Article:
Kieran also visited Japan in March. He shares his experience with us here:
With bleary eyes and heavy legs, Colleen Kenyon, Roy Arbuckle and I walked into BierVana, the Irish bar right down the street from our hotel in Akasaka. On the first night of a week of shows celebrating St. Patty's put on by Irish expatriates and Japanese enthusiasts, we were jetlagged. Yet I soon found the best remedies over the next few days were not our tidy little hotel rooms, but the excitement of performing in front of excitable crowds that gathered for a glimpse of Irish dance and music. Bringing the Trinity brand, message, and tradition to a people and culture on the other side of the world is a unique, and uniquely rewarding task, and the enjoyment of doing so soon overcame any sense of exhaustion. The tender love and guidance of our hosts Eiko Sugawata, Reiri "Ray" Kojima, Hisanori Kato and Toshitake Nakamura as they whisked us around Tokyo and became good friends didn't hurt, either!
The morning before our first show at an Irish bar in Shimbashi, Colleen and I jumped on the Tokyo subway and traveled to the 2010 tour's stomping grounds in Shibuya (the Times Square of Tokyo). We also explored the back streets that featured some of Tokyo's hottest fashions - including a store selling over a thousand fitted hats and another with a thousand variations on spiked, studded black leather boots. I enjoyed reconnecting with Colleen during the walk, too - it had been five or six years since I had seen her last! After wandering around, we returned to Akasaka and got our stuff together for what would be the first of several shows in Irish bars, a high-end fashion mall in Omotesando, the Yokohama parade, a press conference, and the Emerald Ball over the next few days. Most of our shows were comprised of treble jigs, solo sets, and treble reels. Throughout each, Colleen and I were carried by the strong voice, guitar and bodhran of Different Drums of Ireland's Roy Arbuckle. Roy's stream of situationally appropriate stories, coupled with his Northern brogue, also ensured that we were never at a loss for laughs or conversation during the tour.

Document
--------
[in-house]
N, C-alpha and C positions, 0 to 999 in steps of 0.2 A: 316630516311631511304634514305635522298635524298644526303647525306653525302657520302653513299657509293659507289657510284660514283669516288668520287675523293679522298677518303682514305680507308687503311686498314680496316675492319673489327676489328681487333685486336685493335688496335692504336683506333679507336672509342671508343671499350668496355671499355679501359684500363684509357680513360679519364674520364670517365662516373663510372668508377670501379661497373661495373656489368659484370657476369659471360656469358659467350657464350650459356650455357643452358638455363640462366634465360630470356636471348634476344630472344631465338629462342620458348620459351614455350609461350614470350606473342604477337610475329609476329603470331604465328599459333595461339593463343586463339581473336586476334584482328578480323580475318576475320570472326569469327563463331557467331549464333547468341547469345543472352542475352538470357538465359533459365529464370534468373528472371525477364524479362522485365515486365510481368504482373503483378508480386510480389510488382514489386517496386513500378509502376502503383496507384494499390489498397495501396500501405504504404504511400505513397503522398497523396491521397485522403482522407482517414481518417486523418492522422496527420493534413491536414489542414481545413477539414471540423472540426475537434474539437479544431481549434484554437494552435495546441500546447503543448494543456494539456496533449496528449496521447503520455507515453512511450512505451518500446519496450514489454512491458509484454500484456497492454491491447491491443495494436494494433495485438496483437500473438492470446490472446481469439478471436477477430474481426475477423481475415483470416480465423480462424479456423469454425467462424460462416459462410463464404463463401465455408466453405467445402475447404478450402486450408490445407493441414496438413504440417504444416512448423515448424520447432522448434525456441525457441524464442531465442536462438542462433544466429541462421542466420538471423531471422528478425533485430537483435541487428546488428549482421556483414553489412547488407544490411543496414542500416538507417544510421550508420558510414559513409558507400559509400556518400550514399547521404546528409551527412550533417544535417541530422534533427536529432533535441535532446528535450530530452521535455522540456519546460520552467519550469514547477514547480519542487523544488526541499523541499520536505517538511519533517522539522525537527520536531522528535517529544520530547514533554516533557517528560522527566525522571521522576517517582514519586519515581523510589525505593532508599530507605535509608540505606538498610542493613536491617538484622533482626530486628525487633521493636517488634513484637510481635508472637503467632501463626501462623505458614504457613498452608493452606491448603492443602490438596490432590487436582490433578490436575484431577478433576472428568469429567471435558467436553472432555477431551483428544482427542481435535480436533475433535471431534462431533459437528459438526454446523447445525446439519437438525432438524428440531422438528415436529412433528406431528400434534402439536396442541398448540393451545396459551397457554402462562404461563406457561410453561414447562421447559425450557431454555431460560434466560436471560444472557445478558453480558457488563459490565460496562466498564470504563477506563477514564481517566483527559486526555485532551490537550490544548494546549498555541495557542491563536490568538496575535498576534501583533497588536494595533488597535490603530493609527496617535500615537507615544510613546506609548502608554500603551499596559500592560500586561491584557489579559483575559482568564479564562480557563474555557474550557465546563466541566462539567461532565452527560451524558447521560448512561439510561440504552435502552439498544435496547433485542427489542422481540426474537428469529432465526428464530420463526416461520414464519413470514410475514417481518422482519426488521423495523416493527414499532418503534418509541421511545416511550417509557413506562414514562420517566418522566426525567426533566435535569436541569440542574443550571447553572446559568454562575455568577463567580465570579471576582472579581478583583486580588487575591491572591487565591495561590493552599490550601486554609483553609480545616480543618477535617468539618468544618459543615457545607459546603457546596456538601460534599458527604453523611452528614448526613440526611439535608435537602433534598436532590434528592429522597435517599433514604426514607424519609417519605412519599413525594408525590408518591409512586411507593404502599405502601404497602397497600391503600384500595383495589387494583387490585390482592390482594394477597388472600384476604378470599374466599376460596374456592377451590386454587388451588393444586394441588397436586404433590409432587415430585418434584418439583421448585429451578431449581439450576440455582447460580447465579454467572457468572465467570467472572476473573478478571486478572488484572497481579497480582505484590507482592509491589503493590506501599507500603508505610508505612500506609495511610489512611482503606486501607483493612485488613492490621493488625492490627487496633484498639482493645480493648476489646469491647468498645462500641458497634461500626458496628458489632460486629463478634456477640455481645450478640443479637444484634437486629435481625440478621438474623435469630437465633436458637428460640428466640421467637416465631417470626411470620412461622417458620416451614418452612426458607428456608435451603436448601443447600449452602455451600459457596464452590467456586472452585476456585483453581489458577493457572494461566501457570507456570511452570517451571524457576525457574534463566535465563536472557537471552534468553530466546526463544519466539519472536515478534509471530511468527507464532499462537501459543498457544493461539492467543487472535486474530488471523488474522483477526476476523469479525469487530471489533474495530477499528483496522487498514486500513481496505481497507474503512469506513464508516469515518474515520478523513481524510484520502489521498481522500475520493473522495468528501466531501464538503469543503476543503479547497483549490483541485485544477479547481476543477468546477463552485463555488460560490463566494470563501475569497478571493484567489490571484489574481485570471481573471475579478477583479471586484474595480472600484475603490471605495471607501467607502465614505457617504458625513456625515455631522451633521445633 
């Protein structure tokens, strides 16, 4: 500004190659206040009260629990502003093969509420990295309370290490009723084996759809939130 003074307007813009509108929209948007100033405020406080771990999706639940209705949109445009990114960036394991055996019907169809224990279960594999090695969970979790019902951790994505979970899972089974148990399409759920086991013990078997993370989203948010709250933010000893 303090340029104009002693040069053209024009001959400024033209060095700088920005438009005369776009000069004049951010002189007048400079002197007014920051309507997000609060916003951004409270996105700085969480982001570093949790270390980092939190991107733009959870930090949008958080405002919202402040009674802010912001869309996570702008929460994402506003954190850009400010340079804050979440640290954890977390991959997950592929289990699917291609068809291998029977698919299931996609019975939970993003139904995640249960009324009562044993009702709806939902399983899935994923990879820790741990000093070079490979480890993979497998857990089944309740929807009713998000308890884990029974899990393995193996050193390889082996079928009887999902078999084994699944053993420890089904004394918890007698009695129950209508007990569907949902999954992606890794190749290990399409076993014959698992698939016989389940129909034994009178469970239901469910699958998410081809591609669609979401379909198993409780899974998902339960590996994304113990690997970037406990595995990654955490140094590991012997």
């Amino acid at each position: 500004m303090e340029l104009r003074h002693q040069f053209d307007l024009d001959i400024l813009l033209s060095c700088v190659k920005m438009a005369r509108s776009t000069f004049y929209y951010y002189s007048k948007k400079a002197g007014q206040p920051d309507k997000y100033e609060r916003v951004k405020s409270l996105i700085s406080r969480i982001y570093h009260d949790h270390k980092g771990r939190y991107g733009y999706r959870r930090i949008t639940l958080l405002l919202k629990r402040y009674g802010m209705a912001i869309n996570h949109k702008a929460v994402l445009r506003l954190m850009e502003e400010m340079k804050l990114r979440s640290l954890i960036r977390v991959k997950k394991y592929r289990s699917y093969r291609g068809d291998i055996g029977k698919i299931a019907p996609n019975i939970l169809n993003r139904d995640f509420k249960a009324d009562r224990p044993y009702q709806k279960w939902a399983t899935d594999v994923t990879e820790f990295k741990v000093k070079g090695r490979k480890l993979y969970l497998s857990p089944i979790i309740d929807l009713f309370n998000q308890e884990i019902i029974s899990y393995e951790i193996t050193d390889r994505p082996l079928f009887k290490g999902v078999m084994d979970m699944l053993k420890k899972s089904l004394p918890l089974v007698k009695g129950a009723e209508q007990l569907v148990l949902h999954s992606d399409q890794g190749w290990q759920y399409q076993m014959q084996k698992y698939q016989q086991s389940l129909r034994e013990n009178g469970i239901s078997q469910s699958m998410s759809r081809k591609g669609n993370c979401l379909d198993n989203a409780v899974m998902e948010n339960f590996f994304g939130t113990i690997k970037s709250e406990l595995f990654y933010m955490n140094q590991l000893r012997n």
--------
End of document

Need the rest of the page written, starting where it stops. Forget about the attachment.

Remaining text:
One of the highlights of the trip for me took place during an interview with a representative of the Nikkei newspaper (Nihon Keizei Shimbun). Katsuhito Oguchi addressed my background as a student of international security by asking how dance and music fit within my studies.I responded with the standard answer, that the 'low politics' of cultural exchange could be an important medium for bringing people from different places and traditions together, and Trinity was particular well suited to do so in Japan through the subtle beauty and power of its dancers and choreography. Then I realized that, sitting next to me was someone who had lived and pioneered this sort of cultural interchange for years. Upon hearing Roy speak eloquently about his experience with Different Drums and the divide in Northern Ireland he had worked to overcome, I felt a deeper appreciation for what our performances meant for an international audience, and what they should mean to we who perform.
Although the venue provided by the promotional tour is different than that of the summer, I'm excited to return with the whole troupe in July, to share in this effort at cultural exchange that Trinity has practiced and perfected over the years. I can't wait to join old friends in that effort, to reunite with friends made this spring in Japan, and to get over that jetlag again soon.